Critical therapeutics is awarded U.S. patents for methods to diagnose and treat inflammatory disease

December 02, 2002

Cambridge, Massachusetts, December 2, 2002 -- Critical Therapeutics, Inc. (CTI) today announced that it has been awarded three U.S. patents covering methods to diagnose, predict the severity of and treat serious inflammatory diseases including sepsis, a bloodstream infection that is the nation's tenth leading cause of death.

The patents, which were issued by the United States Patent and Trademark Office, relate to a protein within the High Mobility Group (HMGB) family of nuclear proteins. This protein, HMGB1, has been identified as an important mediator of the body's inflammatory response to infection, ischemia and injury. Increased levels of HMGB1 have been implicated in sepsis and other major inflammatory diseases including rheumatoid arthritis.

"Therapies targeting HMGB1 can potentially afford significant benefits to critically ill patients stricken with serious systemic inflammatory disease," said Walter Newman, Ph.D., CTI's chief scientific officer. "As a result, these patents give CTI a strong intellectual property foothold as we move forward with discovery and development initiatives related to this protein."

U.S. patent number 6,468,533 B1, "Antagonists of HMGB1 for Treating Inflammatory Conditions," provides a pharmaceutical composition comprised of an antibody that binds HMGB1. The antibody, in turn, is believed to dramatically reduce the "cytokine cascade," or overproduction, of HMGB1 that triggers sepsis and other inflammatory diseases.

U.S. patent number 6,448,223 B1, "Antagonists of HMGB1 for Treating Inflammatory Conditions," covers a method of administering antibodies to treat the inflammatory illness. These antibodies neutralize the pro-inflammatory effect of HMGB1.

U.S. patent number 6,303,321 B1, "Methods of Diagnosing Sepsis," provides for a method to diagnose the disease and to predict its severity by measuring the concentration of HMGB1 in the serum.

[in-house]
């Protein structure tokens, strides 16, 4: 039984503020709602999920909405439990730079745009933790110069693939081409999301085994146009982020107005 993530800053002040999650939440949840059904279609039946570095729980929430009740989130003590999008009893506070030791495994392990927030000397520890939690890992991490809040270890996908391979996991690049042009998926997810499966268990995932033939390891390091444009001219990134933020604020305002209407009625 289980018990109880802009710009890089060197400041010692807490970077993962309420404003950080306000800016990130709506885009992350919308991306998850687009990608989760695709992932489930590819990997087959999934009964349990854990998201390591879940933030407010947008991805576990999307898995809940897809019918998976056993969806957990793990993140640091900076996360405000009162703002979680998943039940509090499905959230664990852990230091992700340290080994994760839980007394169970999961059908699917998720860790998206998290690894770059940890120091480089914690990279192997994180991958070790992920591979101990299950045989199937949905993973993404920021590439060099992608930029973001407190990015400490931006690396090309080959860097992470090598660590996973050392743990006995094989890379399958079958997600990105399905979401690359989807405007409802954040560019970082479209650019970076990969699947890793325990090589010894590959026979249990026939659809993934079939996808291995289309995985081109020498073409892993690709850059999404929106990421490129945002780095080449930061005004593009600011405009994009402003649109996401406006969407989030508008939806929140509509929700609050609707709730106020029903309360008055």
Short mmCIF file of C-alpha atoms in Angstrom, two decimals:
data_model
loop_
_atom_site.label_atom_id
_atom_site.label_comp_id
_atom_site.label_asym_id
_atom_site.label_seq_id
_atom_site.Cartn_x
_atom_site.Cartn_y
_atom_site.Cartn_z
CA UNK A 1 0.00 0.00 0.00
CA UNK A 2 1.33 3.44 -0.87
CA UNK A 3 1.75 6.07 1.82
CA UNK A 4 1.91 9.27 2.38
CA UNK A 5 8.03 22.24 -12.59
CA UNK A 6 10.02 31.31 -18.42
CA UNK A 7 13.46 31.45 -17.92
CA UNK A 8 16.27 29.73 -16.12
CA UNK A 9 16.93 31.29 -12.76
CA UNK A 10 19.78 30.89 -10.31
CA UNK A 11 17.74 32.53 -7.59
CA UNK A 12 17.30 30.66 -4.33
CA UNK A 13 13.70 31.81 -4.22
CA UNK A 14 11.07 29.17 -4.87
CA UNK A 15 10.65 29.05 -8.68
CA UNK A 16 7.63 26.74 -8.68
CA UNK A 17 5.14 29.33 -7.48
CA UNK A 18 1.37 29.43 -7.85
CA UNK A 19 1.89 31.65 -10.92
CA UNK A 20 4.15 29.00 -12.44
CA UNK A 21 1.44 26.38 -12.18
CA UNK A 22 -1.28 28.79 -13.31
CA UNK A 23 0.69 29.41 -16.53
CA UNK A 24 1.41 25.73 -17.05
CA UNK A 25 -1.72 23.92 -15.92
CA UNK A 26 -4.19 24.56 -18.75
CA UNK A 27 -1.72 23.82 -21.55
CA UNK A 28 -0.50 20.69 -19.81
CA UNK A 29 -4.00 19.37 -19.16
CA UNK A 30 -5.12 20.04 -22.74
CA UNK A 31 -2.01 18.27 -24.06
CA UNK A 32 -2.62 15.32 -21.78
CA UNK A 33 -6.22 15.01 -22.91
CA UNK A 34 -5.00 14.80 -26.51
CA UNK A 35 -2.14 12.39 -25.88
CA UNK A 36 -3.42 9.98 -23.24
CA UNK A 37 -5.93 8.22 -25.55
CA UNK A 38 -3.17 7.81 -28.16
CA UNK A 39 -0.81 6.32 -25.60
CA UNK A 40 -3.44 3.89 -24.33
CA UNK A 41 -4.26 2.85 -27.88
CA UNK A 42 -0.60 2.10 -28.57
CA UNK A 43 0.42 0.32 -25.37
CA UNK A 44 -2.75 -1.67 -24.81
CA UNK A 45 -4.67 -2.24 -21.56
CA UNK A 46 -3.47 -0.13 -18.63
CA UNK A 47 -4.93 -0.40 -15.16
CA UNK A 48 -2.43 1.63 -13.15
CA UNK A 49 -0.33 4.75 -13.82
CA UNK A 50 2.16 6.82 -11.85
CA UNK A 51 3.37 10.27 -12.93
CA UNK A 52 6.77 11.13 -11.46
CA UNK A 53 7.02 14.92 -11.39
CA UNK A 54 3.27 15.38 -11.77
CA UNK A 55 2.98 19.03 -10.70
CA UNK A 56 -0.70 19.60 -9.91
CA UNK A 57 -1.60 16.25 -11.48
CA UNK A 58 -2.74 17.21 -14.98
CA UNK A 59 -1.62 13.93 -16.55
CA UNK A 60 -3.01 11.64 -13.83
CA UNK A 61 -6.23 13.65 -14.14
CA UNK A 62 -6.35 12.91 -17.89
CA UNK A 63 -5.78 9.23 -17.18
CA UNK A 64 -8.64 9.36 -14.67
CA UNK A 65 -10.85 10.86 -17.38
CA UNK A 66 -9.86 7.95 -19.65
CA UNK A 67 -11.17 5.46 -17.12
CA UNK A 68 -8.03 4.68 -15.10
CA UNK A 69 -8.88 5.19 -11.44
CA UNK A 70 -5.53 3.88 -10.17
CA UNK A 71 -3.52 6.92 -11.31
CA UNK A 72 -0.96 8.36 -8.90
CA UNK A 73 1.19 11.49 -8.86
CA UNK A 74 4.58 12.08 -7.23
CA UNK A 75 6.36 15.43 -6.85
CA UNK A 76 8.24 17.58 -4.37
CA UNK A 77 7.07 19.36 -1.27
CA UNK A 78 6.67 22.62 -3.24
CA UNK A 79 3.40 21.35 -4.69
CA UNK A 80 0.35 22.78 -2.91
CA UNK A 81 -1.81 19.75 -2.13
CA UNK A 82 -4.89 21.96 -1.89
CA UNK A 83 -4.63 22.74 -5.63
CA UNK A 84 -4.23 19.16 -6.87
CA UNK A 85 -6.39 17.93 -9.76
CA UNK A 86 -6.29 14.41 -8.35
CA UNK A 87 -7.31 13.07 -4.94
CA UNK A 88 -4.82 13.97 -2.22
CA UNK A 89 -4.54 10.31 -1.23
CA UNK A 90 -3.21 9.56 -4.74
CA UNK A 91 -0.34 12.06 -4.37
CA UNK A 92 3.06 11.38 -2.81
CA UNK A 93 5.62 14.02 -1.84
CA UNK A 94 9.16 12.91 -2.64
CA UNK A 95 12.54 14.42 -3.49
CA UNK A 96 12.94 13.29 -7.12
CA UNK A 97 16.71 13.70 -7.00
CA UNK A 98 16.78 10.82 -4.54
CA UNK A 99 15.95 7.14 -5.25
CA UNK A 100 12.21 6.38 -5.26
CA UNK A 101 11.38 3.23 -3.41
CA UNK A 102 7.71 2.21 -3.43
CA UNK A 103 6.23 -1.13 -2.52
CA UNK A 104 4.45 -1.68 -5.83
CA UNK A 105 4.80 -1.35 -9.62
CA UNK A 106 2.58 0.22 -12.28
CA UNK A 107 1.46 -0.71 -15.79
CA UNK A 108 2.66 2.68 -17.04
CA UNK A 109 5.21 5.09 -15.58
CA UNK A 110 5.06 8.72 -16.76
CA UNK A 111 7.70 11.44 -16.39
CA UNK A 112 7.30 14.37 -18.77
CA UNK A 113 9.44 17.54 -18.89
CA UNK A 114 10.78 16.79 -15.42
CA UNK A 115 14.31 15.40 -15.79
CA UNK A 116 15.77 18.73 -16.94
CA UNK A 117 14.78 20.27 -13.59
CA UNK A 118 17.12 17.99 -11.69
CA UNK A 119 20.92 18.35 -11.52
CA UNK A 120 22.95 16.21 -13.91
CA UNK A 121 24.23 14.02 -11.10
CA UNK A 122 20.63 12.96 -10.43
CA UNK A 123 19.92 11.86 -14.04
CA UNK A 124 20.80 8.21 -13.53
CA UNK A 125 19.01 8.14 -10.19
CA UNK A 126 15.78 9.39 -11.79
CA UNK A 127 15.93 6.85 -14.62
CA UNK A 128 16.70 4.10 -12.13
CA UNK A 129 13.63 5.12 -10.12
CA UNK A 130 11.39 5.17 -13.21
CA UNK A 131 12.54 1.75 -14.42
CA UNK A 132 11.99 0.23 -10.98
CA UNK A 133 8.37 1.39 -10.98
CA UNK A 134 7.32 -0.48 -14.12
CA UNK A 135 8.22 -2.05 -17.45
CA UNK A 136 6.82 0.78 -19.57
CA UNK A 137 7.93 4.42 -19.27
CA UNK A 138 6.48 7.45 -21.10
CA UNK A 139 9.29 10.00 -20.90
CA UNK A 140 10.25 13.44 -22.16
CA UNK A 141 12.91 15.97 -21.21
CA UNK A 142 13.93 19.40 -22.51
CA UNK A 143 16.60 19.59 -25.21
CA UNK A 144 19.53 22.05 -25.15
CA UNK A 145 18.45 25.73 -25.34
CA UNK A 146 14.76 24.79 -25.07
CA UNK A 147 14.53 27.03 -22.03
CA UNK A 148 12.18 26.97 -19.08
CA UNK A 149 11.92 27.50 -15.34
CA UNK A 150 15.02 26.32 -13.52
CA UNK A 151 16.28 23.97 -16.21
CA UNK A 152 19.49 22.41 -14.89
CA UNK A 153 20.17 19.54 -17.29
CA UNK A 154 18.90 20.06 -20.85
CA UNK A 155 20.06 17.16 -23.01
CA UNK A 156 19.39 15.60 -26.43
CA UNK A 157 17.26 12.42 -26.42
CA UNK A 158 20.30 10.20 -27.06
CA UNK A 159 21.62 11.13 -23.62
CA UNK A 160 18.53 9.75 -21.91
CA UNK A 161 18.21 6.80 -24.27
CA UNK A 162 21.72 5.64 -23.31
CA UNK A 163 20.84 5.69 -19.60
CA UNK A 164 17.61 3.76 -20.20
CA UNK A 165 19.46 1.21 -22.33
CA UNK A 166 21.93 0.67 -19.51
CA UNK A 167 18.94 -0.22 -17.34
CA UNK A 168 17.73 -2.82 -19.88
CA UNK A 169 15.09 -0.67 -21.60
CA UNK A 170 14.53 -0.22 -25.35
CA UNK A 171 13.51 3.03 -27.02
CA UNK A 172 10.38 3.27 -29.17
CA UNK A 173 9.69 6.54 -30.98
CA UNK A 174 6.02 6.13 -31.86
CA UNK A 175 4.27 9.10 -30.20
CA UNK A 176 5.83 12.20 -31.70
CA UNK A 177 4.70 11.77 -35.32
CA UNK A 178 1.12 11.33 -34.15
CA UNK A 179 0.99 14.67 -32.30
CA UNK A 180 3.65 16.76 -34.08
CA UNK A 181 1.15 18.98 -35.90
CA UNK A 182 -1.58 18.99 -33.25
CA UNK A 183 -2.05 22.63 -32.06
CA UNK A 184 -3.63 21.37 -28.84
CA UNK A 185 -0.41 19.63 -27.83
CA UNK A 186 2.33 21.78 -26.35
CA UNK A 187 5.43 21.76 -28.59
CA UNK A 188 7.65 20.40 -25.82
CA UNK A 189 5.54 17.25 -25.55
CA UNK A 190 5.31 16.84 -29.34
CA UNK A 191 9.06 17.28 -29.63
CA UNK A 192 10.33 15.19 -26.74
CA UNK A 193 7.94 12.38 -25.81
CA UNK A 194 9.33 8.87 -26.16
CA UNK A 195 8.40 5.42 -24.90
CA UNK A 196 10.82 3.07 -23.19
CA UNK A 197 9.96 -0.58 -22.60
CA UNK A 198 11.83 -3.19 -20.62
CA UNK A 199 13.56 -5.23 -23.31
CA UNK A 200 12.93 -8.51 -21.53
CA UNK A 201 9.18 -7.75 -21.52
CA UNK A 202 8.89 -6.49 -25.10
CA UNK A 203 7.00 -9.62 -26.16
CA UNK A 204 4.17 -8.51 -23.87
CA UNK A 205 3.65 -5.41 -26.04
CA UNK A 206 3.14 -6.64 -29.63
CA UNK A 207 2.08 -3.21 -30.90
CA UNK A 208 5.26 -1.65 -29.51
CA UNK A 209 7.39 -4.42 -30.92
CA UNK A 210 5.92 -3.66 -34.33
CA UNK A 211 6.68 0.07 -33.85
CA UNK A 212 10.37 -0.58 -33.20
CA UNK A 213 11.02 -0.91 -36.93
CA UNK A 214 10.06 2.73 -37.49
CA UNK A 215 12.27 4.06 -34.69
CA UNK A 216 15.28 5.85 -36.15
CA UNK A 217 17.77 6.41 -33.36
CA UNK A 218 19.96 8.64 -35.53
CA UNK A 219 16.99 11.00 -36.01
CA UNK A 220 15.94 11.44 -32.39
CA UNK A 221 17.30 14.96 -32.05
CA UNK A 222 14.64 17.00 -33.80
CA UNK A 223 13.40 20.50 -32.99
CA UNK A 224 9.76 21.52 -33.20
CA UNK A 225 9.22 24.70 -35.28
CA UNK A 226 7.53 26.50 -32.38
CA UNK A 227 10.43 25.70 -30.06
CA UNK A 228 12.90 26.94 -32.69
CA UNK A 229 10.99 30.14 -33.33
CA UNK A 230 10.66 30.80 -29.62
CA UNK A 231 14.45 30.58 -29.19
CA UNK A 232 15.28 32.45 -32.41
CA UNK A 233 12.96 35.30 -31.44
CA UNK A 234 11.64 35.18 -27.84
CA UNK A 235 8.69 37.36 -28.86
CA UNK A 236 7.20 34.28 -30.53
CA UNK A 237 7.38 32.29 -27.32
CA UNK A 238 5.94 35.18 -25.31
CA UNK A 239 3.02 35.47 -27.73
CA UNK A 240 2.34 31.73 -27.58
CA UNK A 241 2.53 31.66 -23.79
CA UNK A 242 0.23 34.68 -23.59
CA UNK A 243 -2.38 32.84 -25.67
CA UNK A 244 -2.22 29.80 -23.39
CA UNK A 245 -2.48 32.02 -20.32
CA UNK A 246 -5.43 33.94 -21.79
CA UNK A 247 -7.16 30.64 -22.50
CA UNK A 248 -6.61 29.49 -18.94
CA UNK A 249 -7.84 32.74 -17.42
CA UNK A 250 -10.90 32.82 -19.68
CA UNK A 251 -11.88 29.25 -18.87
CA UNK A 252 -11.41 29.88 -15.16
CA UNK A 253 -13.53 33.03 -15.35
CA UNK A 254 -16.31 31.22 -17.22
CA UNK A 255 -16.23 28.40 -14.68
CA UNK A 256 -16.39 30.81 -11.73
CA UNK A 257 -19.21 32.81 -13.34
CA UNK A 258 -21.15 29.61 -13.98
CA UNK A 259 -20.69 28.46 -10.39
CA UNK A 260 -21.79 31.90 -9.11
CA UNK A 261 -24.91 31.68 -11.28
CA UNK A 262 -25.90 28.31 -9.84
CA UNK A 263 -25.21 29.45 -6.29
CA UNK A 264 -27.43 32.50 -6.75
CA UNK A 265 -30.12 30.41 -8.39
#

The Society of Critical Care Medicine defines sepsis as an overwhelming infection that causes heart, blood vessel and cell dysfunction. High levels of HMGB1 have been found in the serum of patients with critical illness and sepsis. (Wang et al., 1999; Ombrellino et al, 1999) and in the synovial fluid of patients with rheumatoid arthritis (Kokkola et al., 2002). In animal models, neutralization of the protein has been associated with improvement in collagen-induced arthritis and increased survival in endotoxemia and sepsis, even when treatment begins after the onset of disease.

According to the Society of Critical Care Medicine, severe sepsis strikes approximately 750,000 people in the U.S. annually. The disease, which is expected to cause 215,000 deaths in the U.S. this year, is the leading cause of death in the non-coronary intensive care unit.
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About Critical Therapeutics
Critical Therapeutics, based in Cambridge, Massachusetts, is a privately held biotechnology company focused on critical care medicine. CTI's mission is the discovery and clinical development of novel therapies for the treatment of acute trauma, cardiopulmonary disease and infectious and inflammatory illness.

Glossary of terms*

Cytokine cascade (systemic inflammatory response syndrome): A progressive state of systemic inflammation characterized by a white blood cell count greater than 12,000/mm3 or less than 4000/mm3, temperature greater than 38°C or < 36°C, tachycardia, tachypnea, and decreased blood carbon dioxide levels.

Endotoxemia: A systemic inflammatory response to infection, in which there is fever or hypothermia, tachycardia, tachypnea, and evidence of inadequate blood flow to internal organs.

Ischemia: A temporary deficiency of blood flow to an organ or tissue. The deficiency may be caused by diminished blood flow either through a regional artery or throughout the circulation.

Sepsis: A systemic inflammatory response to infection, in which there is fever or hypothermia, tachycardia, tachypnea, and evidence of inadequate blood flow to internal organs.

Serum: The watery portion of the blood after coagulation

*[Taber's Cyclopedic Medical Dictionary]

Sharon Merrill Associates, Inc.

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